July Goal Set For Final U.S. Medicare Drug Negotiation Guidance

The U.S. government aims to publish the final guidance for its Medicare drug price negotiation program in early July and is currently talking to companies about its contents, a top health official said on Wednesday.

The guidance will finalize the details of how President Joe Biden’s signature drug pricing reform will be carried out. The U.S. Centers for Medicare and Medicaid (CMS) released a draft in March and gave a 30-day window for public comments. It is unclear how much will change in the final guidance.

The agency is accepting feedback until Friday and has already been talking to drugmakers and other stakeholders over the past few months, CMS Administrator Chiquita Brooks-LaSure said in an interview.

CMS will select in September Medicare’s 10 costliest prescription medicines, based on gross spending, for negotiating price cuts that will go into effect in 2026.

Companies are trying to get more details around how CMS will measure what and how big the benefits of their drugs are, she said, as well as the kind of data they will have to provide.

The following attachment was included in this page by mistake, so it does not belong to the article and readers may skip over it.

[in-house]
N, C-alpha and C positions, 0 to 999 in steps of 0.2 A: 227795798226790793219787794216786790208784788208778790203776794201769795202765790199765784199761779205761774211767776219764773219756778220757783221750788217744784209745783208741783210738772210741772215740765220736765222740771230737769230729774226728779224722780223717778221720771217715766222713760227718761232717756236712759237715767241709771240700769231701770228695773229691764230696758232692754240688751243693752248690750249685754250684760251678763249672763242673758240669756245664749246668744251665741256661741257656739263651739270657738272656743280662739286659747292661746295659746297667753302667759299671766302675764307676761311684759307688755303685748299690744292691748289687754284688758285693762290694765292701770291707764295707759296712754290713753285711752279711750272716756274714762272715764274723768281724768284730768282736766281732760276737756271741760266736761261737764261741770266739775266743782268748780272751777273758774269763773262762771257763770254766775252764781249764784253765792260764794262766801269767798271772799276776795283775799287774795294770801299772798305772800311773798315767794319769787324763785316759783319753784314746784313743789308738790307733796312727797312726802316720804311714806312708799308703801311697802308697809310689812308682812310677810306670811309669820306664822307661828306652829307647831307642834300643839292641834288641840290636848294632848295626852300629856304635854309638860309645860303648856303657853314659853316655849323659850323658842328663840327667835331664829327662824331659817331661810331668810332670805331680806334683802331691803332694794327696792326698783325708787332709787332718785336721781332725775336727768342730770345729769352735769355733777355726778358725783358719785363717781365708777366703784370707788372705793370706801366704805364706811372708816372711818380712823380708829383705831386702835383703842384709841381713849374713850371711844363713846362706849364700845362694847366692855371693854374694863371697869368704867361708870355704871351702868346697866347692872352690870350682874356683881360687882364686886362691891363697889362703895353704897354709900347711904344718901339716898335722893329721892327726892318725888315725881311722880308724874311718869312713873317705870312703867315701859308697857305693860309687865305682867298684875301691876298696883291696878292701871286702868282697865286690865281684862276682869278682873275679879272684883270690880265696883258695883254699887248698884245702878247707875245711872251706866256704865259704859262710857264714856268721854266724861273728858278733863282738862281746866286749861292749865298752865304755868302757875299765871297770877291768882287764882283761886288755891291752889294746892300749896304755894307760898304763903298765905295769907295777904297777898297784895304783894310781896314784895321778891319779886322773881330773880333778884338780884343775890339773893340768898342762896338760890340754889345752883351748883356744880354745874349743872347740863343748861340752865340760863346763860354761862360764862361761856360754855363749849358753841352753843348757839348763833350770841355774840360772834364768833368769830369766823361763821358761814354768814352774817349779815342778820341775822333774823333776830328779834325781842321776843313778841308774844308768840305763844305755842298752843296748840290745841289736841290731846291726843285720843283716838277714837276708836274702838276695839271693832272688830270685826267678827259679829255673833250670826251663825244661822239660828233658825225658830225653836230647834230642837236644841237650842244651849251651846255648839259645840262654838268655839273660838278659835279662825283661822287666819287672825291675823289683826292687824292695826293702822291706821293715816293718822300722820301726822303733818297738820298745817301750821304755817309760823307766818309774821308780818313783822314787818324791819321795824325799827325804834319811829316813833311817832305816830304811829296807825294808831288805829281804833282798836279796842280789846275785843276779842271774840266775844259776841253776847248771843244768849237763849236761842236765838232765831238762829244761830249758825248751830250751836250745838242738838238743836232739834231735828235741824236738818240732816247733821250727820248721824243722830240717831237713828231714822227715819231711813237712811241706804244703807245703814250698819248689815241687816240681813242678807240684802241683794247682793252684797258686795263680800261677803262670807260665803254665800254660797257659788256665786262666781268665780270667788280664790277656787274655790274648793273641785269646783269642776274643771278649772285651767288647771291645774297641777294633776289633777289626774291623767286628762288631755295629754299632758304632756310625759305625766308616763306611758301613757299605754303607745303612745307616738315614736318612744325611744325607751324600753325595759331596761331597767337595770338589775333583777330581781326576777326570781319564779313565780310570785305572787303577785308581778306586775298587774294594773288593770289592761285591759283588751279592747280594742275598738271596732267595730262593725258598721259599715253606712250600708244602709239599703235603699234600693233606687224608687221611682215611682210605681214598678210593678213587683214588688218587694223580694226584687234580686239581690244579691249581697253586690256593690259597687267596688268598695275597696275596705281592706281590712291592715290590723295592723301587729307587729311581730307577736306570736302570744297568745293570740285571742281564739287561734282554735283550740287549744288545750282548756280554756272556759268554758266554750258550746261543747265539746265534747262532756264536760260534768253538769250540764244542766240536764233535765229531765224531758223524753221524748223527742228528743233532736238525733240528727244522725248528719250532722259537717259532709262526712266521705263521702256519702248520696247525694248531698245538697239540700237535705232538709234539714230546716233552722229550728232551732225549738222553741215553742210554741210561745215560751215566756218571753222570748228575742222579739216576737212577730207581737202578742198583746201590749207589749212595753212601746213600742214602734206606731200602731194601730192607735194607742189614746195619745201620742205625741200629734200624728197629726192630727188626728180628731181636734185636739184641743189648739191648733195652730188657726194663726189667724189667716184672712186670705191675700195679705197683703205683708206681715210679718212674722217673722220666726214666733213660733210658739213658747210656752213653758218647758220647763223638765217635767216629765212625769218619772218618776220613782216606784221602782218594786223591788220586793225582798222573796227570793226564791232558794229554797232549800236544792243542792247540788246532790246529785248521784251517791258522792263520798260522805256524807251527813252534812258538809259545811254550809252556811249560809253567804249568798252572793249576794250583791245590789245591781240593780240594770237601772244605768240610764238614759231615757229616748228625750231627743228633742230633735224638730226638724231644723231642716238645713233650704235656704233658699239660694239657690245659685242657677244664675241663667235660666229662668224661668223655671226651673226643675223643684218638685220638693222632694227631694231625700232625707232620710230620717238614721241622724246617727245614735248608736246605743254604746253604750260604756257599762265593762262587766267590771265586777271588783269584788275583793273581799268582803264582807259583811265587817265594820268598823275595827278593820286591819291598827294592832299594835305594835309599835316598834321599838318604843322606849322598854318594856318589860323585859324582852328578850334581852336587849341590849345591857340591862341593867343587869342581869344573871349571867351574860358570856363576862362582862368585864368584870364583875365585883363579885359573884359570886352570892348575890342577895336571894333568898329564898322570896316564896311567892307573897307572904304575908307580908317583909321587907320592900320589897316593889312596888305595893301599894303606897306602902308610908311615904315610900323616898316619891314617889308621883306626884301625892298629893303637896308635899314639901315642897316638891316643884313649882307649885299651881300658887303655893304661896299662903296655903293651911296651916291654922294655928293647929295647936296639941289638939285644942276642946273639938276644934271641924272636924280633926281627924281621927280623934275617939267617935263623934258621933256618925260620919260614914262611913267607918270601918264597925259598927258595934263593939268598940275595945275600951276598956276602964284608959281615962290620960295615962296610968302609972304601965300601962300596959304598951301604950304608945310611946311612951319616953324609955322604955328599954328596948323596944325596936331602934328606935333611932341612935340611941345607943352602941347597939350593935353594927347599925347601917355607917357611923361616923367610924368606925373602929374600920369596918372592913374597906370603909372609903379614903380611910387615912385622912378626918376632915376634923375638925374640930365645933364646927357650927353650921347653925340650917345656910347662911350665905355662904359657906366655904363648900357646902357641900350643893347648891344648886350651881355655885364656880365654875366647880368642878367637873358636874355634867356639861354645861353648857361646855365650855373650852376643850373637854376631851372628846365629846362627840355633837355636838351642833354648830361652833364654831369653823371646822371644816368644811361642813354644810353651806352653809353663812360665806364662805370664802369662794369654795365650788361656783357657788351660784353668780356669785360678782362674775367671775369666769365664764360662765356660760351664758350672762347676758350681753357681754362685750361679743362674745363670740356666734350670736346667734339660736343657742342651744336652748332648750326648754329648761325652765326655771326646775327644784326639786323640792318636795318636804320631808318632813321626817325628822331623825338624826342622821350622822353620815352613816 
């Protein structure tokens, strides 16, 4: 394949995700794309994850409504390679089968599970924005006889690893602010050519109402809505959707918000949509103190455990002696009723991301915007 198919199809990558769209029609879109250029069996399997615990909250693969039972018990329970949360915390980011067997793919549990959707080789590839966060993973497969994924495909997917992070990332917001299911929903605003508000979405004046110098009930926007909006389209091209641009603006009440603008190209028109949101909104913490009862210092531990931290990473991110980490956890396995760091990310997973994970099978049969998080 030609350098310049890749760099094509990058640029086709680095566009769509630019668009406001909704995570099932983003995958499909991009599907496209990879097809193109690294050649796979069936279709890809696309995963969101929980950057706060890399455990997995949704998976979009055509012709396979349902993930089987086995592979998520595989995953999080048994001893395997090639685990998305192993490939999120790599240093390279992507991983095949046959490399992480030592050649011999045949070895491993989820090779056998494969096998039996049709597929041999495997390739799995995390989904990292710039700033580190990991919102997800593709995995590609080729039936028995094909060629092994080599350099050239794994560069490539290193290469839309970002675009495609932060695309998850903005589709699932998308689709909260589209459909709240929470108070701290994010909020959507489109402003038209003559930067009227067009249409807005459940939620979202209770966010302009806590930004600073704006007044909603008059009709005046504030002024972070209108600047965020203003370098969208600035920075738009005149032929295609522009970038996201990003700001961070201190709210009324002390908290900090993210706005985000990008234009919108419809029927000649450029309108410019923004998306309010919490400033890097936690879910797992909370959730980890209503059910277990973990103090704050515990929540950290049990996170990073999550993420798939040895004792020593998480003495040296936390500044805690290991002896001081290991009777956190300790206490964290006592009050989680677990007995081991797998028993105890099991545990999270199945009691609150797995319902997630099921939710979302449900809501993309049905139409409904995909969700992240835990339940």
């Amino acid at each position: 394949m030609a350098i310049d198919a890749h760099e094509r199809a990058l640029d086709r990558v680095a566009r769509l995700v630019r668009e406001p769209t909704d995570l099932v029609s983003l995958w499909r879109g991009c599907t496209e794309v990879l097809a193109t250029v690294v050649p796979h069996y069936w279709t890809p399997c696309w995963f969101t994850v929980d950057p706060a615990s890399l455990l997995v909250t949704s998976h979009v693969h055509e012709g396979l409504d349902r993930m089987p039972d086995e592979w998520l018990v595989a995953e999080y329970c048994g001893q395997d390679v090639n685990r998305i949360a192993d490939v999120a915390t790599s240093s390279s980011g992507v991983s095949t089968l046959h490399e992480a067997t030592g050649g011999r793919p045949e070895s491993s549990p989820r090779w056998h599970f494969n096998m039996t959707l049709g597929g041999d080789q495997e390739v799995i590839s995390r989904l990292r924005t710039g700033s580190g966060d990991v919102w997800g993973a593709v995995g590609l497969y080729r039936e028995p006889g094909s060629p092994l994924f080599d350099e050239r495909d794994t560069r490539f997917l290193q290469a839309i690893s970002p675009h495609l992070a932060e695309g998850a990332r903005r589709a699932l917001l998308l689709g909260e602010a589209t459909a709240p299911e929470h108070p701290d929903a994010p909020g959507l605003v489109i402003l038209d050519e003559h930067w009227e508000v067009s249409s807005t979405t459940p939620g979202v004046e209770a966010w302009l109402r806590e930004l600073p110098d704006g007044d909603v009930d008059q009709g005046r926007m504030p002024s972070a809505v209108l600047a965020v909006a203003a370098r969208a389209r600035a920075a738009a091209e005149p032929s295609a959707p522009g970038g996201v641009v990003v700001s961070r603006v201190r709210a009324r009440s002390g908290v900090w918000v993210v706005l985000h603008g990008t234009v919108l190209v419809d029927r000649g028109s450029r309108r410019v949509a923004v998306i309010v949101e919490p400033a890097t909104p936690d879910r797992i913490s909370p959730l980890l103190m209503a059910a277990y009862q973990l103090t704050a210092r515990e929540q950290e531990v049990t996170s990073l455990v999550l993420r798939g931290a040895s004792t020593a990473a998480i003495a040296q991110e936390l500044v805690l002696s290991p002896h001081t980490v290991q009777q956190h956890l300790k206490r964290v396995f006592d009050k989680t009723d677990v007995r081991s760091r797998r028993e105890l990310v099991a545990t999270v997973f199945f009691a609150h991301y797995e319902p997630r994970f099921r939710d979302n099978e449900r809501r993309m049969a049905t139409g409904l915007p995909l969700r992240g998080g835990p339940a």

Other industry concerns, Brooks-LaSure said, include how the negotiation process will affect drugs in the same class as those that are selected for negotiation.

“Let’s say one of the 10 we choose is for hypertension,” she said. “How will that affect the other drugs in that same class that we won’t be negotiating directly on? What will be some of those implications?”

The program was established under the Inflation Reduction Act, signed into law last year. It will for the first time allow Medicare, the government health insurance program for Americans age 65 and older, to negotiate prices on prescription drugs.

In drafting the guidance, Brooks-LaSure said the agency was deliberately focused on closing potential loopholes companies could use to get around being selected for negotiations.

The draft guidance showed the agency would include spending on all formulations or dosage forms of a drug, even if it received a separate U.S. Food and Drug Administration (FDA) approval for a different use.

“We are very focused on making sure that at the end of the day, this negotiation process is effective, and that means that it delivers lower costs for the people who are on the program, Medicare beneficiaries, as well as for the program as a whole.”


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